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Southern District of New-York, ss.
BE IT REMEMBERED, That on the 23d day of January, in the fifty-second year of the Independence of the United States of America, White, Gallaher & White, of the said District, have deposited in this office, the title of a Book, the right whereof they claim as proprietors, in the words following, to wit:
"Poetry for Schools; designed for Reading and Recitation. The whole selected from the best poets in the English language, By the Author of American Popular Lessons.
'Not marble, nor the gilded monuments
Of princes, shall outlive this powerful rhyme.'
In conformity to the Act of the Congress of the United States, entitled, "An Act for the encouragement of learning, by securing the copies of maps, charts, and books to the authors and proprietors of such copies, during the times therein mentioned;" And also, to an Act entitled, "An Act, supplementary to an Act, entitled An Act for the encouragement of learning, by securing the copies of maps, charts, and books, to the authors and proprietors of such copies, during the times therein mentioned, and extending the benefits thereof to the arts of designing, engraving, and etching historical and other prints."
F. J. BETTS,
TO MY OWN PUPILS,
TO THE CHILDREN OF THOSE PARENTS
WHOSE APPROBATION HAS ENCOURAGED AND WHOSE JUDG
MENT HAS ASSISTED ME IN THE COMPILATION OF
THIS VOLUME IS OFFERED,
IN THE HOPE THAT IT MAY BE USEFUL TO THEM.
THE superfluity of school-books which already exists, seems to make any further multiplication of them absurd, unless new ones should be better than the old; and it is somewhat presumptuous to suppose that a better than so many existing compilations can be furnished-but as an instructer of young persons, I have felt the want of elementary books different from those in common use, and therefore I have composed them.
All that is new to a pupil stands in need of illustration, for without it his mind is rather overburthened than enriched by his acquirements. Oral instruction may furnish an enlightened commentary upon what is contained in school-books; still it would diminish the labour of instruction if school-books themselves should not only afford the principal matter of instruction, but lead the young to inquiry, and supply the helps which the understanding requires in order to make the finest writers intelligible, and it appears to me that ordinary school-books are wholly deficient in this respect.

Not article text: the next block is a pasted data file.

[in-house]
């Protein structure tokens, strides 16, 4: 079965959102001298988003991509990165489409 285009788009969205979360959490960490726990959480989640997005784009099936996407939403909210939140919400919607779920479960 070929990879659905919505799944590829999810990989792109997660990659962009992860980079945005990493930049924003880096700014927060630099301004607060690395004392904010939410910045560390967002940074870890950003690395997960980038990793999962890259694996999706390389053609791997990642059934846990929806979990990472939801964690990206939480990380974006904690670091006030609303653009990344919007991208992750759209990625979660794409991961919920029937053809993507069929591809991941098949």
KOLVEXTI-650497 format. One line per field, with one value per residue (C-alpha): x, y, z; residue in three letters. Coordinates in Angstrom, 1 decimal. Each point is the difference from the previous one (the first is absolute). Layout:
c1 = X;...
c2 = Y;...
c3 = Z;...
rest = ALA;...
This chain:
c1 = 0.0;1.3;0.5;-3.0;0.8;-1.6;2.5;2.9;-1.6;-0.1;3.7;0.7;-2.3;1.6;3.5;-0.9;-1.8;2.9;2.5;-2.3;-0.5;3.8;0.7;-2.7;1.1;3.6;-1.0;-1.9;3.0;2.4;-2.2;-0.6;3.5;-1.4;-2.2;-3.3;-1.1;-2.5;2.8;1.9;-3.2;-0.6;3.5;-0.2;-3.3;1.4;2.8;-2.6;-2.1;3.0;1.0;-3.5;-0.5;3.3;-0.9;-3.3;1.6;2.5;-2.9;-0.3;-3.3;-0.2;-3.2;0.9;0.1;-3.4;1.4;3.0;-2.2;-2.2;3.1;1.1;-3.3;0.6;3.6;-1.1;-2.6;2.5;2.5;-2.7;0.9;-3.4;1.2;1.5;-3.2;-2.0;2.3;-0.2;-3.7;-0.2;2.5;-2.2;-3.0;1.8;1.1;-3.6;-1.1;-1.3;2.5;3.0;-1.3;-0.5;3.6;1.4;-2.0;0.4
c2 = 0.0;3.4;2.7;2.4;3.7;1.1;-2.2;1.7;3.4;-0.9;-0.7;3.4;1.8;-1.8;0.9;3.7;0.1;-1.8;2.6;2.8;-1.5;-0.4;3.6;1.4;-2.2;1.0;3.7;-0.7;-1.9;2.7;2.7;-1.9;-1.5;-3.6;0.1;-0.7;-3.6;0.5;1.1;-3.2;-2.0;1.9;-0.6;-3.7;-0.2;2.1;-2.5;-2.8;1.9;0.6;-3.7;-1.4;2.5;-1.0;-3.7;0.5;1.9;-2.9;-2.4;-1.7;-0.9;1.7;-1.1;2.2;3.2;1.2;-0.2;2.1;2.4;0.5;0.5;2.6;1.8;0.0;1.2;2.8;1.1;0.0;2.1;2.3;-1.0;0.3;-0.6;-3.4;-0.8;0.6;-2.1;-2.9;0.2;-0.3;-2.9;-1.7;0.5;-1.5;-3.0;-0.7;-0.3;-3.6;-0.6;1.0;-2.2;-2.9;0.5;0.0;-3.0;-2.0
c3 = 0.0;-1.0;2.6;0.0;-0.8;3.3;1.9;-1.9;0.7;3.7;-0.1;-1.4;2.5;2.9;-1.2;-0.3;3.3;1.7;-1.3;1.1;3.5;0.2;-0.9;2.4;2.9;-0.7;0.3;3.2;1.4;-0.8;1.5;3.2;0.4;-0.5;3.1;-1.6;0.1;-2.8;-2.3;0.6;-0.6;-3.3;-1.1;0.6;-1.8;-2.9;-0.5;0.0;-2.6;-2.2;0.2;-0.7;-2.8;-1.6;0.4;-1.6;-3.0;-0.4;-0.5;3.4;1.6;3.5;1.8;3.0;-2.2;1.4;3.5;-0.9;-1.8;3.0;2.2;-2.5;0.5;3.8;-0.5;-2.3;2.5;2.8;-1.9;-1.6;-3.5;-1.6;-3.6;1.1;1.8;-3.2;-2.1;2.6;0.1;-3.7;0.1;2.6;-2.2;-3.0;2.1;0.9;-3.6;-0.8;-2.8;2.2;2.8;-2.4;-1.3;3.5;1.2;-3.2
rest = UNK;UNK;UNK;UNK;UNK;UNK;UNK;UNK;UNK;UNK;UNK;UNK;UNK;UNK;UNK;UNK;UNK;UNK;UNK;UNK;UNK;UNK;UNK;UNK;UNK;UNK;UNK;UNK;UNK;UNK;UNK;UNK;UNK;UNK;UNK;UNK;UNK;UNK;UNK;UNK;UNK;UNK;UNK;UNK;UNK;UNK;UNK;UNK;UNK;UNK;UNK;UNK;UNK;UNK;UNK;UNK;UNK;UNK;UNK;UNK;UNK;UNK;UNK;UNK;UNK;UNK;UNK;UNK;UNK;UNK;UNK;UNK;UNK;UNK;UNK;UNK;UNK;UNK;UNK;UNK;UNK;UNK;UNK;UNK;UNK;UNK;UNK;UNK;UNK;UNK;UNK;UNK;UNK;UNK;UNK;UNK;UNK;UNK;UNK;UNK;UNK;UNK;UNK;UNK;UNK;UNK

It is a matter of self-gratulation to many, that they were early made acquainted with the finest passages of English poetry, that these passages were safely stored in the memory before the imagination or the heart could be affected by their beauty, and that, when the higher powers have been cultivated in after life, they could discover their inspiration and enjoyments to have grown not only from nature but knowledge.
This is certainly true of many who have read Shakspeare and Milton as tasks, or because they loved the sound of their words-and that this fondness for the sound of poetry or eloquence does exist in young minds, before the subjects of either can be comprehended, may sometimes be observed. The writer has seen a boy of seven years listen to the pages of Burke with fixed and delighted attention, and has known a little girl two years younger as much excited and gratified by the reading of fine poetry—yet in both instances it was not a genuine comprehension of beauty, but an influence of sympathetic affection. A parent's tastes, and animated pleasure, imparted this lively interest to the full-toned periods of the orator, and the magic numbers of the poetand these early indications of taste and enthusiasm are rare. The greater part of young per